FOR IMMEDIATE RELEASE
Washington, DC – With alarming statistics on the number of older unemployed Americans seeking work in mind, AARP Foundation is pleased to announce the further expansion of its BACK TO WORK 50+ initiative to eight new locations in collaboration with the American Association of Community Colleges (AACC), generous support from the Walmart Foundation and the help of the National Association of Workforce Boards (NAWB). BACK TO WORK 50+ is dedicated to moving low income, unemployed men and women age 50+ from instability to stability by increasing their income through employment in good jobs in their communities.
BACK TO WORK originally launched in 2013 as a demonstration project in Denver, Colorado at the Arapahoe Douglas Workforce Center. After a successful debut, it was later expanded to 11 community college locations throughout the United States in early 2014. BACK TO WORK 50+ is designed to create local coordination of employment services, short-term training opportunities, public benefits application assistance, financial capability and employer engagement to connect 50+ job candidates to specific in-demand jobs in their communities.
Over the next two years, AARP Foundation will invest more than$2 million to expand the program and reach thousands more older workers who need these important services. To date, BACK TO WORK 50+ has provided over 5,000 unemployed workers with information and resources to help them find meaningful employment.
“More than 3 million workers age 50-plus are looking for full-time employment. Mature workers bring assets to the workplace that employers need,” said AARP Foundation president Lisa Marsh Ryerson. “The expansion of BACK TO WORK 50+ will encourage a multigenerational workforce that brings value to employers and older Americans alike.” According to Lisa Bly, Program Director for BACK TO WORK 50+ at Moraine Valley Community College, Palos Hills, IL, "Employers value the level of professionalism that mature workers bring to the workplace. Additionally, employers appreciate them being reliable and willing to work hard at getting things done right. I’m proud to lead the efforts of getting unemployed 50+ individuals back to work!”
As part of the BACK TO WORK 50+ expansion, the participating community colleges and workforce investment boards (WIBs) will host local information sessions where job candidates aged 50 and older can learn how to update their personal marketing tools and networking strategies, target their job search on in-demand jobs, get job leads, enroll in short-term training and find resources that can help them stay strong while they’re looking for their next full-time job. This expansion into new target markets allows AARP Foundation to increase its unique position to provide access to training opportunities for jobseekers who need skills training to prepare for available jobs. Participating community colleges and workforce investment boards include:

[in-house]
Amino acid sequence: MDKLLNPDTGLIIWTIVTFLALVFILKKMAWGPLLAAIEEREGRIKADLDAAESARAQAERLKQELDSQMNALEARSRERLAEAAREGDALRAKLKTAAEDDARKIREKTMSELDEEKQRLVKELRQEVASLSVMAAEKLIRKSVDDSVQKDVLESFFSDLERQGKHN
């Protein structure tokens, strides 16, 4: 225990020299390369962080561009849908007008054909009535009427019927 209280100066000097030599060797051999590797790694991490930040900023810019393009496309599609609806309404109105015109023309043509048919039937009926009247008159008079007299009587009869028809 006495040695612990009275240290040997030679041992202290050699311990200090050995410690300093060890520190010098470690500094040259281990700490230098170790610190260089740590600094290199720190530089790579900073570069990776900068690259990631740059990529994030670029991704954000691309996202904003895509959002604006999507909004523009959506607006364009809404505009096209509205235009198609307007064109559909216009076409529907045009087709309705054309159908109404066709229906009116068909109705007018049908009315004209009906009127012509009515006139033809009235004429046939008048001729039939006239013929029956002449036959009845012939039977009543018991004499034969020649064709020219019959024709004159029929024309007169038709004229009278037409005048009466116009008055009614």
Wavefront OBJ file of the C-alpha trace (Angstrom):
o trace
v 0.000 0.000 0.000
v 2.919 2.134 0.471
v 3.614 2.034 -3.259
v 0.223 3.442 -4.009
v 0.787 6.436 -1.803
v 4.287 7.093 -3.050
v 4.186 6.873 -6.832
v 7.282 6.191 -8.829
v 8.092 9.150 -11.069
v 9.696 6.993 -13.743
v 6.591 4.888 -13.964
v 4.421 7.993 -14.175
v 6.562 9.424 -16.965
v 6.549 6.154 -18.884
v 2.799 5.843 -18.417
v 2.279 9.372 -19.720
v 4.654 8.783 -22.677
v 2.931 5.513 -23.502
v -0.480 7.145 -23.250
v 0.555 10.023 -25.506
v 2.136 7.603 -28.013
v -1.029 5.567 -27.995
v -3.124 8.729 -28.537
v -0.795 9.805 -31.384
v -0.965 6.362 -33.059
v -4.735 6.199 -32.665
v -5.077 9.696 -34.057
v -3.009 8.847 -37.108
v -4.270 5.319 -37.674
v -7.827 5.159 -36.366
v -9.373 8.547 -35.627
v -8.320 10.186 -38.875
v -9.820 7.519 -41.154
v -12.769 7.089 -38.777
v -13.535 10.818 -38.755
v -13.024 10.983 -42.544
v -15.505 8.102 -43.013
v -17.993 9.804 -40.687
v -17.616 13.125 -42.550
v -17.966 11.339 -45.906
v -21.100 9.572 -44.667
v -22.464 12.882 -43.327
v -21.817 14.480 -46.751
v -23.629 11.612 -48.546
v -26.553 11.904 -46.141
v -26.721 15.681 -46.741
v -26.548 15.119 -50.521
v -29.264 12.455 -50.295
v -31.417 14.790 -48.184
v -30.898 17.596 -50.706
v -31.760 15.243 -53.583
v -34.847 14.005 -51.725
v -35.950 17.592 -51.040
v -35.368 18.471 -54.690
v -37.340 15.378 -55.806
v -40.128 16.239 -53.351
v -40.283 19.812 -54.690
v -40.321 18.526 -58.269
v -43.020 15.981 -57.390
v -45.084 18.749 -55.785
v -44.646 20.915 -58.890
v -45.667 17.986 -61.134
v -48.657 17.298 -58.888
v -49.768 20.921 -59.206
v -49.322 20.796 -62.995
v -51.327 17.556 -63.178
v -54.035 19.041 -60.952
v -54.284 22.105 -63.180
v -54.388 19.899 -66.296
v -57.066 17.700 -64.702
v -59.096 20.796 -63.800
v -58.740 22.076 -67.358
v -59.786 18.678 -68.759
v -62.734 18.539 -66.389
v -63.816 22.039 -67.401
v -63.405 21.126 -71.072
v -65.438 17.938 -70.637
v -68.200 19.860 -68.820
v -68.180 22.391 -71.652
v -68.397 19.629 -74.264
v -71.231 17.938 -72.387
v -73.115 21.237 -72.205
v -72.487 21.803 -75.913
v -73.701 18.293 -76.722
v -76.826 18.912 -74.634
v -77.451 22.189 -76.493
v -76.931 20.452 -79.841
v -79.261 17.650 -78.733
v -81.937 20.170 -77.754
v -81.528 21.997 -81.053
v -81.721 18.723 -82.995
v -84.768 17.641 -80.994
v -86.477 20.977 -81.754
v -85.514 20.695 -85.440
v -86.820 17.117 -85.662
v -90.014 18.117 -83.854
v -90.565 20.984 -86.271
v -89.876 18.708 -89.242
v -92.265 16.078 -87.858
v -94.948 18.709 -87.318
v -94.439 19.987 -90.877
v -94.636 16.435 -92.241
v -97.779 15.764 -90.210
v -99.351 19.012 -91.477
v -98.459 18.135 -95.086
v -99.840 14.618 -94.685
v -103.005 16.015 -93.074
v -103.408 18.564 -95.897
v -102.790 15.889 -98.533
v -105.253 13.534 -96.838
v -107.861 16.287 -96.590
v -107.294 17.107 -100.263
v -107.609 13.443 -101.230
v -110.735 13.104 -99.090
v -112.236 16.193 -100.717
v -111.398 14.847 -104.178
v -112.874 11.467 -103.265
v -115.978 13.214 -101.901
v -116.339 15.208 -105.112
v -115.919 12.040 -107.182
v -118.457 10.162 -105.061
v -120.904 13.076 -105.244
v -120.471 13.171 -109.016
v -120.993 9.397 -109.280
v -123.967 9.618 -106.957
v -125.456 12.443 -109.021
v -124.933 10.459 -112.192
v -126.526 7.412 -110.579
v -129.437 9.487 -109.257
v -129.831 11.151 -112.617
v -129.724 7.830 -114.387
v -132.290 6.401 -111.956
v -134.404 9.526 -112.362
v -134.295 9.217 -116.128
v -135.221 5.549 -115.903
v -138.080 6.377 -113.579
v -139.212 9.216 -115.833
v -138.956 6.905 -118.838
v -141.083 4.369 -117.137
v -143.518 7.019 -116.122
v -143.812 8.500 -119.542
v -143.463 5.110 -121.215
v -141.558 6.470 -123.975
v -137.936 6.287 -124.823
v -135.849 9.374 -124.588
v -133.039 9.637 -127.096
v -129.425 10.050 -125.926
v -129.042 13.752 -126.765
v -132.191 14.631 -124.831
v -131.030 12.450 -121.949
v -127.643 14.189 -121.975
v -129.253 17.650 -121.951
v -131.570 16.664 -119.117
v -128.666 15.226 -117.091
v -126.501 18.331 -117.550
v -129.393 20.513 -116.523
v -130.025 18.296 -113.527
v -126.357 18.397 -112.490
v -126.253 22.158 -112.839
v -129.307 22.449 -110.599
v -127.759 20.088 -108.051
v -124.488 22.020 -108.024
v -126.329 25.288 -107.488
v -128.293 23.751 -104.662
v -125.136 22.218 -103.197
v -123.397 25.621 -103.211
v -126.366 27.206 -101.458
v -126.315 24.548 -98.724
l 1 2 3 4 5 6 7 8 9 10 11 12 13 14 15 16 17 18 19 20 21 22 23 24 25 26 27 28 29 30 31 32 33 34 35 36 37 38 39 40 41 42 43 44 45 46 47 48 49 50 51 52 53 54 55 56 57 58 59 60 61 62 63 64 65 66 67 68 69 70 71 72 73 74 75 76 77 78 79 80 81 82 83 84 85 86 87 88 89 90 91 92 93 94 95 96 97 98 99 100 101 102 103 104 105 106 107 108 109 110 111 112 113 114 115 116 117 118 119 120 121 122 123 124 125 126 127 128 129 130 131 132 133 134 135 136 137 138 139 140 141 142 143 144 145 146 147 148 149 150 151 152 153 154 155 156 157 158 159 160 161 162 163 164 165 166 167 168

- Alamo Community Colleges (San Antonio, TX)
- Borough of Manhattan Community College (New York, NY)
- Atlanta Technical College (Atlanta, GA)
- Jefferson State College (Birmingham, AL)
Workforce Investment Boards
- Dallas Workforce Solutions (Dallas, TX)
- Sacramento Employment and Training Agency (Sacramento, CA)
- Anne Arundel Workforce Development Corp. (Millersville, MD)
- Workforce Connections (Las Vegas, NV)
“Community colleges have always served a diverse student population, including adult learners looking to retrain for the workforce,” said AACC President and CEO Walter G. Bumphus. “We appreciate AARP Foundation’s interest in working with community colleges, and recognizing that the colleges can help support older and unemployed workers in a variety of ways.”
The community colleges will focus specifically on the needs of low income, older adult women and provide an expanded level of career and support services. The colleges will have access to a specifically designed version of the Virtual Career Network career exploration platform that was developed by AACC through a grant from the U.S. Department of Labor. Participants in the program will use this innovative web-based tool to explore careers in high-growth fields.
“Workforce investment boards, in conjunction with the U.S. Department of Labor, build relationships with economic development organizations, publish related regional economic research and create resources to intervene for both the dislocated workforce and the incumbent workforce members of a community” said AARP Foundation Income Impact Vice President Emily Allen. The WIB's main role is to direct federal, state and local funding to workforce development programs. They also oversee the One-Stop Career Centers, where job seekers can get employment information, find out about career development training opportunities and connect to various programs in their area, usually at no-cost.
The BACK TO WORK 50+ program is one of the programs funded through the generous support of a $2.3 million grant from the Walmart Foundation, as a part of the Global Women’s Economic Empowerment Initiative, which will help 200,000 U.S. women from low-income households gain better employment opportunities through job training, education, career counseling, and mentoring. For more information, visit corporate.walmart.com/women.